2—Internet dependency: AR goes overboard

Check out the below video on augmented reality gone wrong:

HYPER-REALITY from Keiichi Matsuda on Vimeo.

Scary right? Now imagine this in the real world, where everyone depended on technology – even more than some of us do now!

Augmented reality is about immersing the user in the moment, in the experience. These experiences come from seamless integrations that blur the lines between real life and the digital. But what happens when the effort to immerse the user takes away from the real world? It could result in an unhealthy fixation on the imaginary. Think Mal from Inception. We’re not far from it – we’re addicted to our devices and social media sites says author of ‘Irresistible: The Rise of Addictive Technology and the Business of Keeping Us Hooked’, Adam Alter.

But as of yet, no augmented reality app is capable of achieving full immersion due to hardware restrictions. Let’s just hope that our designers keep things useful and enjoyable for years to come!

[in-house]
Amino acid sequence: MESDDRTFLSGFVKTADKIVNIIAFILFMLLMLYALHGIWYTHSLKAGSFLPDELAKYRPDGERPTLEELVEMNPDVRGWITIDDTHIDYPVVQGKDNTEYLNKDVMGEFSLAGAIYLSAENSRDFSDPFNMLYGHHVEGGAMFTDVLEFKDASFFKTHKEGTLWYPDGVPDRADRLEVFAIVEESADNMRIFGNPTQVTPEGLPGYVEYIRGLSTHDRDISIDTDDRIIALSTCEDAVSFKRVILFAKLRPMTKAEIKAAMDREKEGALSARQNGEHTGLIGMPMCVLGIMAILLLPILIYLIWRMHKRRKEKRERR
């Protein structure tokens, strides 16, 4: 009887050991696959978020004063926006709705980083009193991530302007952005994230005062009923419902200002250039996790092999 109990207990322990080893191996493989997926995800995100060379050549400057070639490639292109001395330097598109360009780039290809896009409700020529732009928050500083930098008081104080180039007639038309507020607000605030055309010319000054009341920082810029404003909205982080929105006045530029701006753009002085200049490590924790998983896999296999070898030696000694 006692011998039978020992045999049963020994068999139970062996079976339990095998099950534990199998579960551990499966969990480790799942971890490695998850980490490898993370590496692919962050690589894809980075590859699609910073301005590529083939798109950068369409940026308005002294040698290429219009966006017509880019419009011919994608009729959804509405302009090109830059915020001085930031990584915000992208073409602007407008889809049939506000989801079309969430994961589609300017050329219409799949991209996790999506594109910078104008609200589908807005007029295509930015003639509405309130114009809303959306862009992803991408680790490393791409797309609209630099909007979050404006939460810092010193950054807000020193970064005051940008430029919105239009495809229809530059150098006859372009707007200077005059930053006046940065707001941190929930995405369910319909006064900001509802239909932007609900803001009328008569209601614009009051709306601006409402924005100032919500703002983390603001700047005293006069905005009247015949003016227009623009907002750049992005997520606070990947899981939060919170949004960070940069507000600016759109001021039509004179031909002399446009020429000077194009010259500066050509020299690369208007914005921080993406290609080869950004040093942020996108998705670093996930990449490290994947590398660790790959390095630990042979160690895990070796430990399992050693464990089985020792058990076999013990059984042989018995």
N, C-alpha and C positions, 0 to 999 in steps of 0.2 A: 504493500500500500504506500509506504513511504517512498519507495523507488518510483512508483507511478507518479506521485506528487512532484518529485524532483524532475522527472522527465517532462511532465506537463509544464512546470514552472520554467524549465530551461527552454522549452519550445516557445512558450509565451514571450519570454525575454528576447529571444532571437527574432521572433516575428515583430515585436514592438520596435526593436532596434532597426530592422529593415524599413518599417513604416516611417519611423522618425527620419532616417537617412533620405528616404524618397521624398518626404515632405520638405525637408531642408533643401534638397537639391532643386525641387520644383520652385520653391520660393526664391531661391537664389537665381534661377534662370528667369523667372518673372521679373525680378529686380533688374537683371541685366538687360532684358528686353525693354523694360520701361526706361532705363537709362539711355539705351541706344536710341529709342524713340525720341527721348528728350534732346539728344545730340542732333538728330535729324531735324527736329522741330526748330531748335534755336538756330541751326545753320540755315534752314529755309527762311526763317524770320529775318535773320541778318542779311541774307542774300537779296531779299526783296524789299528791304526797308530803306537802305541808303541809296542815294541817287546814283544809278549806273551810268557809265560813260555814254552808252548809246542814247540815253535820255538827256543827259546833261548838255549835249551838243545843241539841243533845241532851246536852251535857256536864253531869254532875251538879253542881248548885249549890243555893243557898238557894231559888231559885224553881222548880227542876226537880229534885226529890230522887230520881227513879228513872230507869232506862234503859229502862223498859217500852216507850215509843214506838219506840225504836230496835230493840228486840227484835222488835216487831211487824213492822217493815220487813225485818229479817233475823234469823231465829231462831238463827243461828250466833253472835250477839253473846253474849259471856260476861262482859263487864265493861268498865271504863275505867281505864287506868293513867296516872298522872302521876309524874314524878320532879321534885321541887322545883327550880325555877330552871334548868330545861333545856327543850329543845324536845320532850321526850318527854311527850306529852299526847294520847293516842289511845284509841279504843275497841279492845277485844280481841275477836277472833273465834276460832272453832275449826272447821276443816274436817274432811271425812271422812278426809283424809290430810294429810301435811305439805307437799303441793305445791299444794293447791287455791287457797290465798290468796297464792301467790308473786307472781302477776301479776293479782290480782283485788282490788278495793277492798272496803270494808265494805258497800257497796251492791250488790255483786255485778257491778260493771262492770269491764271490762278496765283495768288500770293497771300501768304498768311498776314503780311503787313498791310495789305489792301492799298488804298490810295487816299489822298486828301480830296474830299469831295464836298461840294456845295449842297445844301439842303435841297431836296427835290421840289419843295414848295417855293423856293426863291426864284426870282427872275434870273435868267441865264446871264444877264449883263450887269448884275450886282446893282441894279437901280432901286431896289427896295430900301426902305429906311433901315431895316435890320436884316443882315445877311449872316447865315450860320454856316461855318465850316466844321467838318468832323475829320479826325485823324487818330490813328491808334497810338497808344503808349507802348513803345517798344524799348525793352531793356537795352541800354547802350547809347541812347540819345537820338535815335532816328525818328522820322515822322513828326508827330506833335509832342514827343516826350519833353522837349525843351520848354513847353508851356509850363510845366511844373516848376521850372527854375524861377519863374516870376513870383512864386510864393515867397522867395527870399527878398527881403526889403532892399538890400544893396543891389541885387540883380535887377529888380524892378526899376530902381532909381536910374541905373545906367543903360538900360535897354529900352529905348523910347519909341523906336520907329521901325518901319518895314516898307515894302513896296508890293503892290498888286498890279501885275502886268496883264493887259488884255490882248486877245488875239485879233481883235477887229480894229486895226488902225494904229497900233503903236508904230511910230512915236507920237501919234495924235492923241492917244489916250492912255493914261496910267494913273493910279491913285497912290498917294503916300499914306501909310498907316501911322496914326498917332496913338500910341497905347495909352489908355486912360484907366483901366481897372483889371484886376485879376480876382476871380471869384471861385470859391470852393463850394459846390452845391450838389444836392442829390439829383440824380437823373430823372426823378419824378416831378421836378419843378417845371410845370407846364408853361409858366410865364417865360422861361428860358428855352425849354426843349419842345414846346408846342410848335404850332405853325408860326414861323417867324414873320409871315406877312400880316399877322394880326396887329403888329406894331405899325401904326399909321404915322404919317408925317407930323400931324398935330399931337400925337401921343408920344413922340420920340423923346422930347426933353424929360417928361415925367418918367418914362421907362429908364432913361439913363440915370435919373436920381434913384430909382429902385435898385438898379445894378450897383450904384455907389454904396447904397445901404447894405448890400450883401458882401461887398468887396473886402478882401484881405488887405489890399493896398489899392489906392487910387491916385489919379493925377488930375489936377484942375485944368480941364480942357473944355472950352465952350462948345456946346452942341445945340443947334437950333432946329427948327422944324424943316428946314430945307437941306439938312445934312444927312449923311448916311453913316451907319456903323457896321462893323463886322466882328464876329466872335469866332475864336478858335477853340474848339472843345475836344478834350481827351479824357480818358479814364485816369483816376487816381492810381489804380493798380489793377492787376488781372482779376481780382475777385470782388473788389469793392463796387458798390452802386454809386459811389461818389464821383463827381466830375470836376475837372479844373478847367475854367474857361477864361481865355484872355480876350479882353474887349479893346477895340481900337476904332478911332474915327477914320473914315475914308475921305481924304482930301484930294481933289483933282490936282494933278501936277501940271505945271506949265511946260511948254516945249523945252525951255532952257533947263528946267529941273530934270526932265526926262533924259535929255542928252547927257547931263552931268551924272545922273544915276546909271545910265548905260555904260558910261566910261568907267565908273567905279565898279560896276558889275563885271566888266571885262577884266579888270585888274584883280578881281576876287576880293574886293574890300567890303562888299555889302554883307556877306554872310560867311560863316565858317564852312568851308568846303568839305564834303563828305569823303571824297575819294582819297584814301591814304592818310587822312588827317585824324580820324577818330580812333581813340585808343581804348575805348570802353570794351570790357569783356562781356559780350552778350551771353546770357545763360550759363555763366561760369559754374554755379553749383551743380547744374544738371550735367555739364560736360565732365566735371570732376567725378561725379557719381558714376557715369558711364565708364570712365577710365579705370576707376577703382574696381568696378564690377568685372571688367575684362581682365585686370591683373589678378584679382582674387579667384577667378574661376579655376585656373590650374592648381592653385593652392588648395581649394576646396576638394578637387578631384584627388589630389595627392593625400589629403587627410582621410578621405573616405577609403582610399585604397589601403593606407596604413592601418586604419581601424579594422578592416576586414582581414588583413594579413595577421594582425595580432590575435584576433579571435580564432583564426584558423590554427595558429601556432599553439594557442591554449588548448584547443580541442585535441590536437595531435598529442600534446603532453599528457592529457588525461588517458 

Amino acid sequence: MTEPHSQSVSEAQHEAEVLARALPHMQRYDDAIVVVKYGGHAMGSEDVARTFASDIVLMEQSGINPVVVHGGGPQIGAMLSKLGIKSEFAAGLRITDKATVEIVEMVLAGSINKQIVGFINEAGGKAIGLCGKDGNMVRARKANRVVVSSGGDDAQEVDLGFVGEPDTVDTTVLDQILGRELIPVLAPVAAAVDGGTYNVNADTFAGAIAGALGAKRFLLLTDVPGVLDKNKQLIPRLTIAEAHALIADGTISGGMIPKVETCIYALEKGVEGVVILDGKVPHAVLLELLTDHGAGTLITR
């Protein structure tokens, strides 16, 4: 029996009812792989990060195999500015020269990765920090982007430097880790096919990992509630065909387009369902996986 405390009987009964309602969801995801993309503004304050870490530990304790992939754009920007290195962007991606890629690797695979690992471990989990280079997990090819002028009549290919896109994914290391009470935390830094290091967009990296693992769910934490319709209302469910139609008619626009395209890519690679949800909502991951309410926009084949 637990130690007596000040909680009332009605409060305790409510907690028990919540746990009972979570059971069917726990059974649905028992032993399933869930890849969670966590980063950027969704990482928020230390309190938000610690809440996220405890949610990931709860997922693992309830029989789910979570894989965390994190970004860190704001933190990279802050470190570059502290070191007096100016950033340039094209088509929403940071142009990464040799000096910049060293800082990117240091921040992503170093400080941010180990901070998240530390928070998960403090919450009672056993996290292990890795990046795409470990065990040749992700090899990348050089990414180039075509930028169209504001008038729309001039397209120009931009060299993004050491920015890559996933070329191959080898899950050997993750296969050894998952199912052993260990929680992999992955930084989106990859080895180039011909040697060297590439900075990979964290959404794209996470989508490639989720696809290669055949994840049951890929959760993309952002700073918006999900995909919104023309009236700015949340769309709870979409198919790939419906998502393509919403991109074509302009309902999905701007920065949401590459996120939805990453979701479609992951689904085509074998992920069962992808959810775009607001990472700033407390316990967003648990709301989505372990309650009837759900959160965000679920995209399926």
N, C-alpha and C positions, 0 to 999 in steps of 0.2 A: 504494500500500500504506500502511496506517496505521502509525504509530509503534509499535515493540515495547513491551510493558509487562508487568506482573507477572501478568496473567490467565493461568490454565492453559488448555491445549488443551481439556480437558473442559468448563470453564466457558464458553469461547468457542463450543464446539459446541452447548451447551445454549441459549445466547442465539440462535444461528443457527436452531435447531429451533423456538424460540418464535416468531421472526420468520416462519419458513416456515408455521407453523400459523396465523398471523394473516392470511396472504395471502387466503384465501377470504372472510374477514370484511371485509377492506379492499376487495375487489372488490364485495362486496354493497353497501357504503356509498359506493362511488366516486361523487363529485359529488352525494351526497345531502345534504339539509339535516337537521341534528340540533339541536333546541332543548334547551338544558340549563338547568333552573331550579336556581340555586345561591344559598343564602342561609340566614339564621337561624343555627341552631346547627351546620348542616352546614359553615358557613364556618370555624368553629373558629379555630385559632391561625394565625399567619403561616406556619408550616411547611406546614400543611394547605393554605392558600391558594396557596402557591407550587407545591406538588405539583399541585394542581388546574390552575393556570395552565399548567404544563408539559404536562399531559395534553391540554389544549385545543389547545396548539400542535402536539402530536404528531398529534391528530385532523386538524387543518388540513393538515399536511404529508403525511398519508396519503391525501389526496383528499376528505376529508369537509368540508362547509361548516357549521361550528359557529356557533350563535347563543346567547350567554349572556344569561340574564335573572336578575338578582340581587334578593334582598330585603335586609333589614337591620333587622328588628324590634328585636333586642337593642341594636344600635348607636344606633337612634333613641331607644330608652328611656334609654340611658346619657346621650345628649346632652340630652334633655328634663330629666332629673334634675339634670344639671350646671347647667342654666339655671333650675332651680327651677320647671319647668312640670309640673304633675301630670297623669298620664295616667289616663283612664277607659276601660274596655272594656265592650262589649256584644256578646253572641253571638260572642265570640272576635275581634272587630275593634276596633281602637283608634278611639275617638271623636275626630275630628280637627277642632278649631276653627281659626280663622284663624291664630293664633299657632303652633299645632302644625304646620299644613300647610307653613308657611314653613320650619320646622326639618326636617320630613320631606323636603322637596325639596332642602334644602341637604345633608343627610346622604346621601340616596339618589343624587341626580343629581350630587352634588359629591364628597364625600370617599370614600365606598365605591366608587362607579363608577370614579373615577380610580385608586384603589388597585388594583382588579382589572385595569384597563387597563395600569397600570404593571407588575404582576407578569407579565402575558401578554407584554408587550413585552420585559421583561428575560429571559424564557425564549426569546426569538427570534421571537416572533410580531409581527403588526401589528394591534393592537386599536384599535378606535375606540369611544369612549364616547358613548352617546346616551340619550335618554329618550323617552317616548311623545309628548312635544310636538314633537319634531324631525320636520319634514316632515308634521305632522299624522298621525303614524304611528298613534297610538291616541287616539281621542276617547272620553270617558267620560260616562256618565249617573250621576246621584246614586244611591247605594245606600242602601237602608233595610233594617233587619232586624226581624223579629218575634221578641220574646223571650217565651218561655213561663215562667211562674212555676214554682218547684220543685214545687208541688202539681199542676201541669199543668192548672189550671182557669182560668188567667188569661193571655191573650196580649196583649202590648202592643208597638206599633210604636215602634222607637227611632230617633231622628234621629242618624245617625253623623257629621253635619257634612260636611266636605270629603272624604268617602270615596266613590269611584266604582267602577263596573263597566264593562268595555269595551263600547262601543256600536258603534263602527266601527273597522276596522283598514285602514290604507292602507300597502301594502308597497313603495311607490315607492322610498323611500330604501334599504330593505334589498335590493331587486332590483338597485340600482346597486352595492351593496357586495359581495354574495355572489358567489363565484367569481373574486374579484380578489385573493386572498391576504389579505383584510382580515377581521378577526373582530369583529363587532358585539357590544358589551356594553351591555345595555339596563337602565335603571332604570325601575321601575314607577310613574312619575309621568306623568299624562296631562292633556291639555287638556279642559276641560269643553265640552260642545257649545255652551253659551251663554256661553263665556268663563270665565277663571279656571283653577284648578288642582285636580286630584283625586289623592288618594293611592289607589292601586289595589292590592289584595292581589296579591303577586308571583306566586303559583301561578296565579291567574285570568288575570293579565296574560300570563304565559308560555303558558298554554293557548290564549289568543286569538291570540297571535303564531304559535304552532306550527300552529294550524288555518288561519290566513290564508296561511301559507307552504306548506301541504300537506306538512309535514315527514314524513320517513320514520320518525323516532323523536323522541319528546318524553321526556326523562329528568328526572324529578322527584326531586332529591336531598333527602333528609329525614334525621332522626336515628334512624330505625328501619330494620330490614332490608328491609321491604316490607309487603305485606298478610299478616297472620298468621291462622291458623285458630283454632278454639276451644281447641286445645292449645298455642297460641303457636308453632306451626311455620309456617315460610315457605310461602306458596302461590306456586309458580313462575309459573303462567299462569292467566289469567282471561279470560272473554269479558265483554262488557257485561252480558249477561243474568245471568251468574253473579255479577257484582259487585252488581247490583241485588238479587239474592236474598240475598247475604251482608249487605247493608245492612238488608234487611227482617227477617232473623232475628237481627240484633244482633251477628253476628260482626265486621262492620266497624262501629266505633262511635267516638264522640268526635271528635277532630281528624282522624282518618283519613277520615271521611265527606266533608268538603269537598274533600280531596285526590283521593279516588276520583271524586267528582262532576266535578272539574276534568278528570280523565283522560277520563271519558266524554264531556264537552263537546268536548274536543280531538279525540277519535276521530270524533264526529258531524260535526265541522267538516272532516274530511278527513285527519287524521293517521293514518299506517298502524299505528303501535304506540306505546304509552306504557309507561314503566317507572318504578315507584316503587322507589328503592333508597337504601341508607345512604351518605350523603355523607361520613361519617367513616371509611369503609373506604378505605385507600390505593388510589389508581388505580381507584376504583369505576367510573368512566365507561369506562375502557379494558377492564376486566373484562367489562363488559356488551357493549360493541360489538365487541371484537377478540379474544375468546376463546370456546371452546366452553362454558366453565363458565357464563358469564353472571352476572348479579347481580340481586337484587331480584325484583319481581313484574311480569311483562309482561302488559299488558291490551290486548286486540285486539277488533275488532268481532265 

3—Rethinking UX design principles

With the rise of user experience, digital designers learned that the user is king and their work needed to be enjoyable as well as useful. In line with this shift in design thinking, new terminology was learned, new tools were introduced, new data was collected and new workflows were established. Now with the acceleration of the AR movement, designers will need to familiarize themselves with yet another new set of terms like modulated reality and dead reckoning and new design aids such as Vuforia and Unity 3D. Luckily some tools will remain familiar, such as prototyping tool Justinmind for testing out ideas.

On top of this, best practices haven’t yet been established for augmented, virtual or mixed reality, so there are no globally accepted authorities or standardized concepts. UX Designers need time to develop a deep understanding of users’ current and future expectations around the new technology before any design efforts are made. It’s still early days and there will need to be a period of adjustment. But these are fun times ahead – let’s learn what we can!

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Emily is Marketing Content Editor at Justinmind